An inspiration to other businesses who want to actively do good rather than just ‘not do bad’, Unilever has created an impressive Sustainable Living Plan to ensure it takes responsibility across its total value chain. From farm to fork, the plan addresses external issues such as climate change, food security, deforestation and sanitation. This is for the greater good – but also for a greater impact on its profits. Refreshingly, CEO of Unilever Paul Polman says there are limited downsides from simply doing the right thing.
‘The Unilever Sustainable Living Plan is a more than a business model – I see it as a philosophy and a way of life’, says Polman. ‘Decoupling growth from environmental impact and increasing overall social impact is a must. We need to operate all businesses with a positive footprint otherwise why would we allow them to be around?’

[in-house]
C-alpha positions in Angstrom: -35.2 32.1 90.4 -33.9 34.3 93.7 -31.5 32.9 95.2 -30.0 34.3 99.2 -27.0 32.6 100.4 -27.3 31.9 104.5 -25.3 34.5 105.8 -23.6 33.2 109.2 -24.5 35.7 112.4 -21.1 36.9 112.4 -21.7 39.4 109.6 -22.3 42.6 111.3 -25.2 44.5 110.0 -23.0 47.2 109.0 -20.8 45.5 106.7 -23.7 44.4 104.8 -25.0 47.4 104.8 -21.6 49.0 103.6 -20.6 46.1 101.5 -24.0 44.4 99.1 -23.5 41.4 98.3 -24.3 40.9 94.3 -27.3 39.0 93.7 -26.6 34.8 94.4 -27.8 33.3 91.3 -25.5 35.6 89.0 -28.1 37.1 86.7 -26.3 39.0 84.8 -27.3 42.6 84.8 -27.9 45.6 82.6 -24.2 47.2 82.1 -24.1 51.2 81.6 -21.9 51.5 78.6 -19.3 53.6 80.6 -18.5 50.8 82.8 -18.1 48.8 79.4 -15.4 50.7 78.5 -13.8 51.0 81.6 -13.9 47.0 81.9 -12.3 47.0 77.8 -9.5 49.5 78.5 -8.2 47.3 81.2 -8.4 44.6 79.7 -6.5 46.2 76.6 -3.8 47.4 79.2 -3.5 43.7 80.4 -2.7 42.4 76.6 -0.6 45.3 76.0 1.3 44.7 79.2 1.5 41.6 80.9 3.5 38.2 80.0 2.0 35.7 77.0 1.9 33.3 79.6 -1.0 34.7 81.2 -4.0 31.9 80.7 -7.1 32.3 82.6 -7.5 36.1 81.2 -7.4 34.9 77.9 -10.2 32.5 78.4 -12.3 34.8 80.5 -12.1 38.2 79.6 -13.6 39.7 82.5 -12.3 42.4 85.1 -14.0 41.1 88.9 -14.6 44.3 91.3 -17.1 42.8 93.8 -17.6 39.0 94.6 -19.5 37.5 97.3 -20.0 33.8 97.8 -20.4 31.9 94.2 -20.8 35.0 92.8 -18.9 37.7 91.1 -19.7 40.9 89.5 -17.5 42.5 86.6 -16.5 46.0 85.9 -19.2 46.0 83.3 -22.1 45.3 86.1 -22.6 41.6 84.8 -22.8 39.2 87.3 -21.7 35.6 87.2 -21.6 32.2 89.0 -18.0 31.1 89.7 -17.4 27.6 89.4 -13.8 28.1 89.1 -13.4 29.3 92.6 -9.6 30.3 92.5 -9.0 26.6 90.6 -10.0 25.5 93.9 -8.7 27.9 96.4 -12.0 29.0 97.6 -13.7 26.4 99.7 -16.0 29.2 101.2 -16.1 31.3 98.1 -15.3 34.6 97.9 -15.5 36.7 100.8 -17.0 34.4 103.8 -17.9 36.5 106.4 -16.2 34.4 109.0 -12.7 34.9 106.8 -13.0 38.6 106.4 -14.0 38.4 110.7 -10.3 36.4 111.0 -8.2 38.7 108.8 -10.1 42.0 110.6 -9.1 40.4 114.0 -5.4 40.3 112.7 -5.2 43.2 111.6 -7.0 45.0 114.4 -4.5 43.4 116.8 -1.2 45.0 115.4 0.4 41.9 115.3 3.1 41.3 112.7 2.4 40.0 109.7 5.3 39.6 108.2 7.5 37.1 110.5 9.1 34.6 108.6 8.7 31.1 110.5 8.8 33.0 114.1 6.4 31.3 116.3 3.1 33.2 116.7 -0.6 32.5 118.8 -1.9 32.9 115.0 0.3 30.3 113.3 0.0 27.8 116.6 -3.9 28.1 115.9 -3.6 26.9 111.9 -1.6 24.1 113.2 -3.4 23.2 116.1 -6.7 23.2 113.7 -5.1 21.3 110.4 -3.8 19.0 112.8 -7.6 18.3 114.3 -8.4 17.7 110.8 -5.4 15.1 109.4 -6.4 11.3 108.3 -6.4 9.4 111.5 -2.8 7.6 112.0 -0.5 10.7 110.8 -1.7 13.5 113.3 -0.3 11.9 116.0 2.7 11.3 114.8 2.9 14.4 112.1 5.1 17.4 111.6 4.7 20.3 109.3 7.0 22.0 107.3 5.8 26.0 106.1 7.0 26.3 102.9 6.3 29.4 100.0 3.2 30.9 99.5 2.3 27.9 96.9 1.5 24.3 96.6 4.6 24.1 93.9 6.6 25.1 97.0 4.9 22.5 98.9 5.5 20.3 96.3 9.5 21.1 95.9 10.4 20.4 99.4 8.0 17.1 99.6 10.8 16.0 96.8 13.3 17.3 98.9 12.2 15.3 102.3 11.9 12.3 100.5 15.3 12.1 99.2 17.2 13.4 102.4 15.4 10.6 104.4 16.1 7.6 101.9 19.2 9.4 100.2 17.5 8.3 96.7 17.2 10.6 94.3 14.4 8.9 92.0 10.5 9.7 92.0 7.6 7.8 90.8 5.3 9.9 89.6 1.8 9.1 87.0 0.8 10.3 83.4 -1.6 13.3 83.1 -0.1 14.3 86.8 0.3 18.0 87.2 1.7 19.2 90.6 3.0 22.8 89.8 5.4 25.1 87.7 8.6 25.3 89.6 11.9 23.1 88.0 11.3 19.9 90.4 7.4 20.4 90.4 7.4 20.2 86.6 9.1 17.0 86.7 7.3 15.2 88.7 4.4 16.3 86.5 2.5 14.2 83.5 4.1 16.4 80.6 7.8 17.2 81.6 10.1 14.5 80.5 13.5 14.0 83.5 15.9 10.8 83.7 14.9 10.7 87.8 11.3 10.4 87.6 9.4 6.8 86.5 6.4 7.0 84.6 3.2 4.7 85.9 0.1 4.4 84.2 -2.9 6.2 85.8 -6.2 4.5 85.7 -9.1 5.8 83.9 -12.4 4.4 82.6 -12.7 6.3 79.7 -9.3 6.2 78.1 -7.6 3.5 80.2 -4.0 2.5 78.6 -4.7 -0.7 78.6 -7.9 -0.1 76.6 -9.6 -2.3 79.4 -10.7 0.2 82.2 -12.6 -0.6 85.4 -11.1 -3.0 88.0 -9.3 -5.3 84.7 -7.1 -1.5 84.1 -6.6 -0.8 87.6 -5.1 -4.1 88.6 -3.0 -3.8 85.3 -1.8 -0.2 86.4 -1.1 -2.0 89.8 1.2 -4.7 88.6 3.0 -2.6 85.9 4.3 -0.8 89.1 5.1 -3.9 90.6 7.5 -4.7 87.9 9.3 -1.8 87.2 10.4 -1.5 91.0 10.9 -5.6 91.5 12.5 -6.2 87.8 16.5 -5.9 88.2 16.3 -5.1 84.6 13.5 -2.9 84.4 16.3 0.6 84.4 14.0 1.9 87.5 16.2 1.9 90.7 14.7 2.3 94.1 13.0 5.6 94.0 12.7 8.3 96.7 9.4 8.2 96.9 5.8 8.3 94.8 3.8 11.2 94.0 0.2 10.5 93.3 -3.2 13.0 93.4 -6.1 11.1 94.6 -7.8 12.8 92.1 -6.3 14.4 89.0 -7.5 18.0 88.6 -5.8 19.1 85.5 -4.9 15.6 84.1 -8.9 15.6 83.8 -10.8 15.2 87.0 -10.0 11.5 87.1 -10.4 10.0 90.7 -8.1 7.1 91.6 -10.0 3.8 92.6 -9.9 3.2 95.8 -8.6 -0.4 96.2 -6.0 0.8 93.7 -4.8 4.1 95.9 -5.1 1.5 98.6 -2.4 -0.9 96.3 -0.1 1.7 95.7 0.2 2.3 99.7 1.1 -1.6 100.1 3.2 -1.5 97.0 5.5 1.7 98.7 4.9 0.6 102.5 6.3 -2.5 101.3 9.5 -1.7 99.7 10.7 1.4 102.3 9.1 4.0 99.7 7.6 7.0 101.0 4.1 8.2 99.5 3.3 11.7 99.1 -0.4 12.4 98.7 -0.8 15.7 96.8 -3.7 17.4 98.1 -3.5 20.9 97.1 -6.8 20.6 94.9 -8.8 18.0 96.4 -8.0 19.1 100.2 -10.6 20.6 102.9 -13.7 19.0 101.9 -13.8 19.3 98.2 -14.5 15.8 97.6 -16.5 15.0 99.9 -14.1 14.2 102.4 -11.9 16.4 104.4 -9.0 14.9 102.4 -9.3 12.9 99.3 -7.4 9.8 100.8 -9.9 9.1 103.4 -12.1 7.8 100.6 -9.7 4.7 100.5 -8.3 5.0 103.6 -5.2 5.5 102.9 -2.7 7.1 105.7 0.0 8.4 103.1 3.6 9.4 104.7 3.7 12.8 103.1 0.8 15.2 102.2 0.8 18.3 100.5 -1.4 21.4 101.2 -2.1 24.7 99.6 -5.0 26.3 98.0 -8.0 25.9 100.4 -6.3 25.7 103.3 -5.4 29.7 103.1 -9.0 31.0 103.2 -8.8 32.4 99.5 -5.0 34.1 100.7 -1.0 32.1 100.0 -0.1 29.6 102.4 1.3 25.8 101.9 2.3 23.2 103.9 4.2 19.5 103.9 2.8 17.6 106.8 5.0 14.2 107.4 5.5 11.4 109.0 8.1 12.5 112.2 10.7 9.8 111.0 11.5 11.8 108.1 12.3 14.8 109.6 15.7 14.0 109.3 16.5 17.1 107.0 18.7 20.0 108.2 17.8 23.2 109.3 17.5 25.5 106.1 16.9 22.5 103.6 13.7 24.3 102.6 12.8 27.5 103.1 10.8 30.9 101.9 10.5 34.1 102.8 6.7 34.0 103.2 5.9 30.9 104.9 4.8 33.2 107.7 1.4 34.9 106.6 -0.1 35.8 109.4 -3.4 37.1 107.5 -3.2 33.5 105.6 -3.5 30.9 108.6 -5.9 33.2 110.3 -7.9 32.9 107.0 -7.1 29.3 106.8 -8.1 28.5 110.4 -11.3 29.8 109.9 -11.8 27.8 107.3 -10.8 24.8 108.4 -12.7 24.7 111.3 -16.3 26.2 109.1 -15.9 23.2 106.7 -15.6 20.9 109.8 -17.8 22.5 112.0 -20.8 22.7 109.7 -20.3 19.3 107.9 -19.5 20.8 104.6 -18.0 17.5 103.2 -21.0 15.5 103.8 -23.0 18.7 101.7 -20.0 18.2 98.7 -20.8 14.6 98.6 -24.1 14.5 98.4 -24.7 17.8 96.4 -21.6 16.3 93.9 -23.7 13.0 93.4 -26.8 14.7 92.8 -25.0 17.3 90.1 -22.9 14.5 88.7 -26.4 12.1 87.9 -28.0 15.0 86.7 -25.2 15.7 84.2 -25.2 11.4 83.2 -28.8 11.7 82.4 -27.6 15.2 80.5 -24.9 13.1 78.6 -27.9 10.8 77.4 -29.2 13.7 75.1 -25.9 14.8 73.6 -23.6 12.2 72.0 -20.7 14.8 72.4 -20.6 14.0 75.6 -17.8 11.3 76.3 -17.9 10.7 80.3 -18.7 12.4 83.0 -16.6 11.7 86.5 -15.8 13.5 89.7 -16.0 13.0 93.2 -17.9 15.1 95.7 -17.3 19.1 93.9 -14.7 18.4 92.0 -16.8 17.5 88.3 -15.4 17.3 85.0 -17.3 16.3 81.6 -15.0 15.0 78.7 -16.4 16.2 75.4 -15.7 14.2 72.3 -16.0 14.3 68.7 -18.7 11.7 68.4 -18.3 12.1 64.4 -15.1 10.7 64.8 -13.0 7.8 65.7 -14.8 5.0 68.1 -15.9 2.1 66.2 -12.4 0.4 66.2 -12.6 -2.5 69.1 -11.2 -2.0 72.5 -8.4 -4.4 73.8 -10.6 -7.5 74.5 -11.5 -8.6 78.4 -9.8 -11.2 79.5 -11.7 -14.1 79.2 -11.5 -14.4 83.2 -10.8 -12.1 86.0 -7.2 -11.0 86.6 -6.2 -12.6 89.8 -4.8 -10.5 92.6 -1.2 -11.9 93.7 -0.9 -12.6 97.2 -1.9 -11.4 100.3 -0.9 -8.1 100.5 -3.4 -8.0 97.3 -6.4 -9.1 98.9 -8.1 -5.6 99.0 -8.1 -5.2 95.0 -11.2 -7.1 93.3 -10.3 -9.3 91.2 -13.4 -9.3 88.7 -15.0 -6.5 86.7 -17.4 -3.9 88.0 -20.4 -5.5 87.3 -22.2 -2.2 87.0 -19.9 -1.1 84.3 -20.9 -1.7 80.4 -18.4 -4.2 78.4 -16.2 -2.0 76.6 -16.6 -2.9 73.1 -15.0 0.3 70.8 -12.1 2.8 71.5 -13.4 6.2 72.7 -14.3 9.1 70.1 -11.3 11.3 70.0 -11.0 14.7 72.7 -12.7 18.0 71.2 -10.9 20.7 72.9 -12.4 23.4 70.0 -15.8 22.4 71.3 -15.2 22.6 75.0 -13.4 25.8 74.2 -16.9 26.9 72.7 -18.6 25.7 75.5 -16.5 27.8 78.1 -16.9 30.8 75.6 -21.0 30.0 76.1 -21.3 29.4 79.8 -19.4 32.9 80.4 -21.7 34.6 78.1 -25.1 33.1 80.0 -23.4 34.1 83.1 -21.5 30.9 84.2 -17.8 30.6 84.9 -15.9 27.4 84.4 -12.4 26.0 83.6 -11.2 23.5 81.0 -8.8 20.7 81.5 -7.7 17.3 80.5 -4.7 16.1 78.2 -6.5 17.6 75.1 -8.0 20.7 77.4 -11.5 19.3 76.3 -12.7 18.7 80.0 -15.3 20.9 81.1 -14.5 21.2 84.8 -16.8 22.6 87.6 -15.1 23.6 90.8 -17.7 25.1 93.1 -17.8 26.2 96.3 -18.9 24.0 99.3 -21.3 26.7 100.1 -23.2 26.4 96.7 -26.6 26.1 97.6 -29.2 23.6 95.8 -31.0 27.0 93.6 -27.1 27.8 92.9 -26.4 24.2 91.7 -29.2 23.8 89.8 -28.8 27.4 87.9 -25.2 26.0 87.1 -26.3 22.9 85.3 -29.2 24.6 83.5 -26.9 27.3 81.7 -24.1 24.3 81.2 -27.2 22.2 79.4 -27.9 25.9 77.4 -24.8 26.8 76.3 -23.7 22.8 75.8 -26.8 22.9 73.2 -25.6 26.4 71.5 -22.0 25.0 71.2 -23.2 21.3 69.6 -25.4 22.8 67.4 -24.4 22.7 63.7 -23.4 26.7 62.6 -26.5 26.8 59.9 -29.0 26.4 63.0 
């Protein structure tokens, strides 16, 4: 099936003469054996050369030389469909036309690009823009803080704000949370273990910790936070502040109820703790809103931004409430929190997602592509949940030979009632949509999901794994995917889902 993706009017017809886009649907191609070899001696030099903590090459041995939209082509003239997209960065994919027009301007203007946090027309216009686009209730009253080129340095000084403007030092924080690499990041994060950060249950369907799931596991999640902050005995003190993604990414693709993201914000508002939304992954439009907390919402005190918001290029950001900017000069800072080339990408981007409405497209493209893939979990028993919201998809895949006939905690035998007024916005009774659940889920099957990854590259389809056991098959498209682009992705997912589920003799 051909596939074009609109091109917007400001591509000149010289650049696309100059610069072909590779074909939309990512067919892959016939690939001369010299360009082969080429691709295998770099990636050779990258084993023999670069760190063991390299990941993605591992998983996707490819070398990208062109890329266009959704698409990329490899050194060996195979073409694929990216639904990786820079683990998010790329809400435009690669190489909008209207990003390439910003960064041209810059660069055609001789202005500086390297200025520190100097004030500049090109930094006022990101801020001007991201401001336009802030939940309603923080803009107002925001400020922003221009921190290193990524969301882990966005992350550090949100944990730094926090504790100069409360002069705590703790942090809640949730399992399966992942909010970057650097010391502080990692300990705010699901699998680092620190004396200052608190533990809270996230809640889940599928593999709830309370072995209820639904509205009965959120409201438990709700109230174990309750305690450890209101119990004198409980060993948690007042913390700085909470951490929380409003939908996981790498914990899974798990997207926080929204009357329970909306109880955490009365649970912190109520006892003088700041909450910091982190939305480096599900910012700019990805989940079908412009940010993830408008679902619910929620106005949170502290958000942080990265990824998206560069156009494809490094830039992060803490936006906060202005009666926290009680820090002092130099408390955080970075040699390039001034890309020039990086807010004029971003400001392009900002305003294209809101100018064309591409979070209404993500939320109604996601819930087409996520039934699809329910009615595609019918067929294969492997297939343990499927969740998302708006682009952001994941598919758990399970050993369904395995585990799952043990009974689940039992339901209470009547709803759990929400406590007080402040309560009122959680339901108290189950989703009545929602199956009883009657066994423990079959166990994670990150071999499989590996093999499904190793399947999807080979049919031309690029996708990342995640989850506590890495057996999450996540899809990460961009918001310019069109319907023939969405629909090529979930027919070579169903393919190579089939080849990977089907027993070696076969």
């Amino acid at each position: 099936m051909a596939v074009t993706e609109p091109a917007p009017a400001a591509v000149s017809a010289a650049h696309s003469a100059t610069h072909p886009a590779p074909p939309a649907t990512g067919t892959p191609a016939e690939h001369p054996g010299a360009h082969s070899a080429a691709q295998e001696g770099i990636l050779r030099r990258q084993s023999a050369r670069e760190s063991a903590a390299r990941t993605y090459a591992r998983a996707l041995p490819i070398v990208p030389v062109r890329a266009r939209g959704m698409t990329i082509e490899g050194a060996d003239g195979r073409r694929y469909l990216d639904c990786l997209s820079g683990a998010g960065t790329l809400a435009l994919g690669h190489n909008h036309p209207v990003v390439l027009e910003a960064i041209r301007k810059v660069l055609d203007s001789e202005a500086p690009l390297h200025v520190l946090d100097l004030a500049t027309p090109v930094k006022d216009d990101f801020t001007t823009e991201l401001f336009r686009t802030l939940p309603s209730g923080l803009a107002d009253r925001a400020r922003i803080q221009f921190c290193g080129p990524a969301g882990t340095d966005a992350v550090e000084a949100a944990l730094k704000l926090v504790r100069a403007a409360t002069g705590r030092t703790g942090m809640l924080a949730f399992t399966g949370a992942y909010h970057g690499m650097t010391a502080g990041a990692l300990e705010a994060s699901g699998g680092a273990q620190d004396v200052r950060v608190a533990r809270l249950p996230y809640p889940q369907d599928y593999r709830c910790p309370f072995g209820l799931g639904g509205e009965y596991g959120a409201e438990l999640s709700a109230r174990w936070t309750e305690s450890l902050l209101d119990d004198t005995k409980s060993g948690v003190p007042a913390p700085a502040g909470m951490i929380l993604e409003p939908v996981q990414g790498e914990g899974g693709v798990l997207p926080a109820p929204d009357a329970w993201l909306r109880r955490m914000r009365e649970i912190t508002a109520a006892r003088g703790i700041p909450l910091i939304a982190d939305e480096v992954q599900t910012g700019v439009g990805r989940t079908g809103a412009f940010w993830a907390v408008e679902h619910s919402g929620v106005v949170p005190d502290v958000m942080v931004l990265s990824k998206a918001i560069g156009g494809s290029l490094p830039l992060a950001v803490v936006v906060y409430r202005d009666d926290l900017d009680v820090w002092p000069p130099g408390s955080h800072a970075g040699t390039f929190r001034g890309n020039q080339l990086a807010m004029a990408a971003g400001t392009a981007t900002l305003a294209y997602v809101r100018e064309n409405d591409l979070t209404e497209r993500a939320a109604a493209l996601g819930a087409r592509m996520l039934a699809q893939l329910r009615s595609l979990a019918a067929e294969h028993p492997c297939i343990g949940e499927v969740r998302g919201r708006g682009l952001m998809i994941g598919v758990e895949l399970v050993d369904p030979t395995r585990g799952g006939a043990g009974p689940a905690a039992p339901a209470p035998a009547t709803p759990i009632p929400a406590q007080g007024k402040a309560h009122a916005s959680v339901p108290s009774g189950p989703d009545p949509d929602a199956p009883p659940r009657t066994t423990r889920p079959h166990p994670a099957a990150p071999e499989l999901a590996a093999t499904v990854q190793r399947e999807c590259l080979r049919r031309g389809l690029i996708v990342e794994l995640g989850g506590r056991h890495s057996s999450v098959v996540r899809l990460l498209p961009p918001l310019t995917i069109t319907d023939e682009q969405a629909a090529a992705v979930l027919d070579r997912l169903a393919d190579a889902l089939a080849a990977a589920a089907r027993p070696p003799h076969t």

By embedding the plan into the company, Unilever in turn reaches 2.5 billion consumers every day. ‘You might be able to outsource some activities but you cannot outsource your responsibilities. The good thing is that it attracts talent, builds reputation, mitigates risk, reduces costs – and above all, provides enormous opportunities for growth’.
Ambitious targets for Unilever include to become carbon positive by 2030, to ensure all their plastic packaging is fully recyclable or compostable by 2025, to send zero waste to landfill across their factory network, to create five million additional jobs in their value chain, to promote human rights and to ensure gender equality. ‘We also try to be very mindful about how we travel and where we stay,’ adds Paul.
It’s an inspiration to others as to how to bring purpose squarely back in the centre of business. ‘After all’, says Paul, ‘if a business cannot explain what it does to positively address the world's challenges, why should we as citizens allow that business to exist in the first place?’
Read our interview with Unilever CEO Paul Polman or find out more about the plan here.